British Prime Minister Boris Johnson faces an avalanche of potentially catastrophic series of political scandals and investigations that might put his political position in peril. Johnson, who has overseen both a terrible COVID death toll and an excellent vaccination program over the last year, is now facing stiff rebuttals from the opposition and journalist on at least three potential scandals.
The opposition to the PM has begun casting doubt on the moral integrity of the premier, with the British press already categorizing the episode as the “sleaze” (a word used to define sordid behavior) scandal. The scandal(s) are mainly three: Johnson’s leaked texts with billionaire James Dyson over the dealings to get more Protective equipment for Britain’s health workers, the allegations that Boris said that he would rather see “bodies pile up high” before mandating a new lockdown, and the way the Prime Minister financed his refurbishment of Dowing Street flat.
Many of these scandals come after sources close to the Prime Minister accused former right-hand man, Dominic Cummings, of leaking damaging information to the press. A charge that Mr Cummings denied in a lengthy post in his blog, where he accused the Prime Minister of being “mad and totally unethical”.
The leader of the opposition, Keir Starmer, has pounced on the issue. Questioning the Prime Minister in Parliament about his involvement on the subjects and calling him “major sleaze” during the weekly addresses of the PM to Parliament. Johnson, on his part, delivered a fiery response denying any wrongdoing and highlighting the work his government has done over the last year.
The slew of accusation comes at a bad time for the Prime Minister. Scotland is set to have its round of local parliamentary elections on May 6th, where the SNP (the party supporting Scottish independence) is set to win a majority, which would increase the calls for a second independence referendum in Scotland.
Allegations of improper financing, lobbying, and insensitive remarks
The Prime Minister first was accused of having improper conduct when discussing a possible deal on providing Protective Equipment with businessman Sir James Dyson during the midst of the pandemic last year. The accusations come after texts over their conversations were leaked to the press, where the businessman asked the Prime Minister for his employees not to get charged an extra tax for going to the United Kingdom and helping build ventilators, to which the PM said that he will “fix it”.
Both government officials and Sir Dyson have denied any type of impropriety in the dealings, with 10 Downing Street arguing that the government did everything it had to do to get this valuable equipment quickly, while Dyson has said that he was only trying to ensure his company was being regulatory compliant and remembered that he did not earn any type of profit from the project.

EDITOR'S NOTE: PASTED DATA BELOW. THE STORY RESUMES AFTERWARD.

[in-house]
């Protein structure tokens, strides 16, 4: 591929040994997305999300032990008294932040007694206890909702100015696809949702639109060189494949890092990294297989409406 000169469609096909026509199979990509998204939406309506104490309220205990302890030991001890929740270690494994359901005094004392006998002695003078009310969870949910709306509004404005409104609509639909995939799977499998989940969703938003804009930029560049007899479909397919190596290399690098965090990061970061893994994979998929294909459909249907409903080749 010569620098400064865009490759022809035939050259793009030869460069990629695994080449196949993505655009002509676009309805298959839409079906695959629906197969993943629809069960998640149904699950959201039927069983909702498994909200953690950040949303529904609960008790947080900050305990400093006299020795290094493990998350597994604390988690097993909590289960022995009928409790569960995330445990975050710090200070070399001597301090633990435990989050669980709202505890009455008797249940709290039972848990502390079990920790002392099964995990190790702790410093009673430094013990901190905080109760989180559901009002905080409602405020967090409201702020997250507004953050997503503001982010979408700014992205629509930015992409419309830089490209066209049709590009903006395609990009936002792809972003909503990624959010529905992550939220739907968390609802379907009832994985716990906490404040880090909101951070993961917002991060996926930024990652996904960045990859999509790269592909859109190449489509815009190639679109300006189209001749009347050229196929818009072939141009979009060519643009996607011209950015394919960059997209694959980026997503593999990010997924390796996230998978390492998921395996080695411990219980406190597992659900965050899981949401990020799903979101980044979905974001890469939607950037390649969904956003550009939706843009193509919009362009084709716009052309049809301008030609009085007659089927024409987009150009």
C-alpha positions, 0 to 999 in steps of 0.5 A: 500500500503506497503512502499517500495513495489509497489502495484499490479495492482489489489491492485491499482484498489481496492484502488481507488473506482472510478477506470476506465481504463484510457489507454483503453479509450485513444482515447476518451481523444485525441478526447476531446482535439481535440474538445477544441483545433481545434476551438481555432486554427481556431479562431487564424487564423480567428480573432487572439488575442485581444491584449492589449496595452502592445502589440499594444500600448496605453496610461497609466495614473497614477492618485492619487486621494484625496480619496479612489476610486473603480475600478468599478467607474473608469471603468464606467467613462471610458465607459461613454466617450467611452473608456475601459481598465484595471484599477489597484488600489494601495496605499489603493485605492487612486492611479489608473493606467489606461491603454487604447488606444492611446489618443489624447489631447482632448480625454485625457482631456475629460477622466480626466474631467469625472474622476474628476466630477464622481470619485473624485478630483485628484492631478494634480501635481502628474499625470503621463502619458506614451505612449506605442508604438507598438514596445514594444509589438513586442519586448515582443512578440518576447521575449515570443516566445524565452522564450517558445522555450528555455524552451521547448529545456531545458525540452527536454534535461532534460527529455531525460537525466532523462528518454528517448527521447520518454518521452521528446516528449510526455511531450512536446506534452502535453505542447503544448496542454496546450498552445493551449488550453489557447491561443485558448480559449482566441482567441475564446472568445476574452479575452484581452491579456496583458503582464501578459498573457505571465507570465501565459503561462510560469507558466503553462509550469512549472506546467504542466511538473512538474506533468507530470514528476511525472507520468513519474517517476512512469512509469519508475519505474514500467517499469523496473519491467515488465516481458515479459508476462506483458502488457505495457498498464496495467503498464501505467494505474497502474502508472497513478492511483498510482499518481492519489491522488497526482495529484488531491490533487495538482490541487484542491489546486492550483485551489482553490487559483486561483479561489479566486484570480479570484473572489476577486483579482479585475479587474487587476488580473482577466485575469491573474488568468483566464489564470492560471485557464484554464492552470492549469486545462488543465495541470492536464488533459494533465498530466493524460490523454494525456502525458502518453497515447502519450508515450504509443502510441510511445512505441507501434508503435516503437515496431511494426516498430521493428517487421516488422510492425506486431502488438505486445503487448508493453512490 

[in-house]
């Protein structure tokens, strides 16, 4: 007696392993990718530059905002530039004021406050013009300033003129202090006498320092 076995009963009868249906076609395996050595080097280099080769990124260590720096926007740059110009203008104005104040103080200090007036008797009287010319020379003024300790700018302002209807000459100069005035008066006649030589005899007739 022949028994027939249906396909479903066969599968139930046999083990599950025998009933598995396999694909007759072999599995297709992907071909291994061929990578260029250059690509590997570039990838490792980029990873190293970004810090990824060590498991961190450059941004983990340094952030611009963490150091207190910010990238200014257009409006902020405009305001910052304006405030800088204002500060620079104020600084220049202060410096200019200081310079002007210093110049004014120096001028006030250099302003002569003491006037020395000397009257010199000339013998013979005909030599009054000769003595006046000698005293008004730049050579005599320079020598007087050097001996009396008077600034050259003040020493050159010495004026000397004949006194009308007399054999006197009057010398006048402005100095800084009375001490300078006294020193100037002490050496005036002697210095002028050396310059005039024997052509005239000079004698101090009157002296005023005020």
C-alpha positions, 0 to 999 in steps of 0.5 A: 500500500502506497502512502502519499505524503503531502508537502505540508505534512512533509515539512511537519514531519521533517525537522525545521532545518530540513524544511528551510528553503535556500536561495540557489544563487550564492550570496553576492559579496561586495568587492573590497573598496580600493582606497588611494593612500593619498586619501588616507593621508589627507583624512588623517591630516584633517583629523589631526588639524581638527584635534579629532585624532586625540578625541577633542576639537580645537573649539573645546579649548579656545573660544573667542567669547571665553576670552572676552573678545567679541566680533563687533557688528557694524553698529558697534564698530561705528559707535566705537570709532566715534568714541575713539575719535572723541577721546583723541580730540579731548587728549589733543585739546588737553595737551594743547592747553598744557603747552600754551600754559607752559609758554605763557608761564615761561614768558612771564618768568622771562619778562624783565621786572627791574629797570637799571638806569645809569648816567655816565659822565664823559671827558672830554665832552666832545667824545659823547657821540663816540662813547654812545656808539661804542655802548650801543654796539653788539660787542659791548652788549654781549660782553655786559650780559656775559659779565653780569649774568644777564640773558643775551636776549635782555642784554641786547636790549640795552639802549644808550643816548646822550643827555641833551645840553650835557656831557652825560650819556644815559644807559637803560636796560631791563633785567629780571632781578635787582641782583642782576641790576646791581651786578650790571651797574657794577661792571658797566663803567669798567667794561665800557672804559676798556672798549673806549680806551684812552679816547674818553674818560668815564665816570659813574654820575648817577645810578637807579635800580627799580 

The other allegation that is currently lingering around the Prime Minister is that he allegedly said he would prefer to “let bodies pile up high on their thousands” before introducing a third national lockdown (which he eventually did in January) after a meeting with government officials where the option of introducing such restrictions was discussed, a claim that the BBC has confirmed with other sources.
Johnson has vehemently denied the accusations, saying they were “total rubbish”, and Cabinet Minister Michael Gove also denying the PM had used that type of language in meetings, highlighting that eventually, the government did order a new set of restrictions in order to curb the rise of the pandemic during the second half of 2020 and the beginnings of 2021.
Finally, the potentially most damaging scandal that Johnson is facing is the financing of the refurbishing of his flat on 10 Downing Street, with former advisor Dominic Cummings accusing the PM of engaging in possible illegal or improper behaviors by government officials as he alleges the renovations were financed by political donors, and if so, then the Prime Minister should have made those contributions clear.
The prime minister was also confronted by Keir Starmer on the issue, who asked him who offered the initial payment for the refurbishment, with Johnson saying that he paid for all the renovations out of his own pocket.
The Electoral Commission has said they have found “reasonable grounds to suspect that an offence or offences may have occurred” and that they would begin an investigation on the way the renovation was funded.
Boris Johnson has previously survived a long list of political scandals/crisis that would have doomed any other politician: marital infidelities, controversial comments, Brexit, etc. However, It is yet clear how this series of scandals could affect his political fortunes.
His opponents will seize the opportunity to paint Johnson as a corrupt, out-of-touch politician who gives favors to billionaire while breaks rules to get a nicer apartment, an attack that is aimed at diminishing the appeal that the Conservative party has gained with the middle-class and that delivered them the stunning victory in 2019.
Tories, on the other hand, will defend Johnson’s record brushing them off as either non-events or blatant political attacks against the PM’s public image, while also hoping to weather the storm and let a more positive narrative, especially around the vaccine rollout, overcome any negative press.
Johnson is facing some potentially destructive political consequences, crucially with the ongoing investigation. However, the PM has proven to be an almost indestructible political figure and with 3 years away for th new general election, It is still his fight to lose.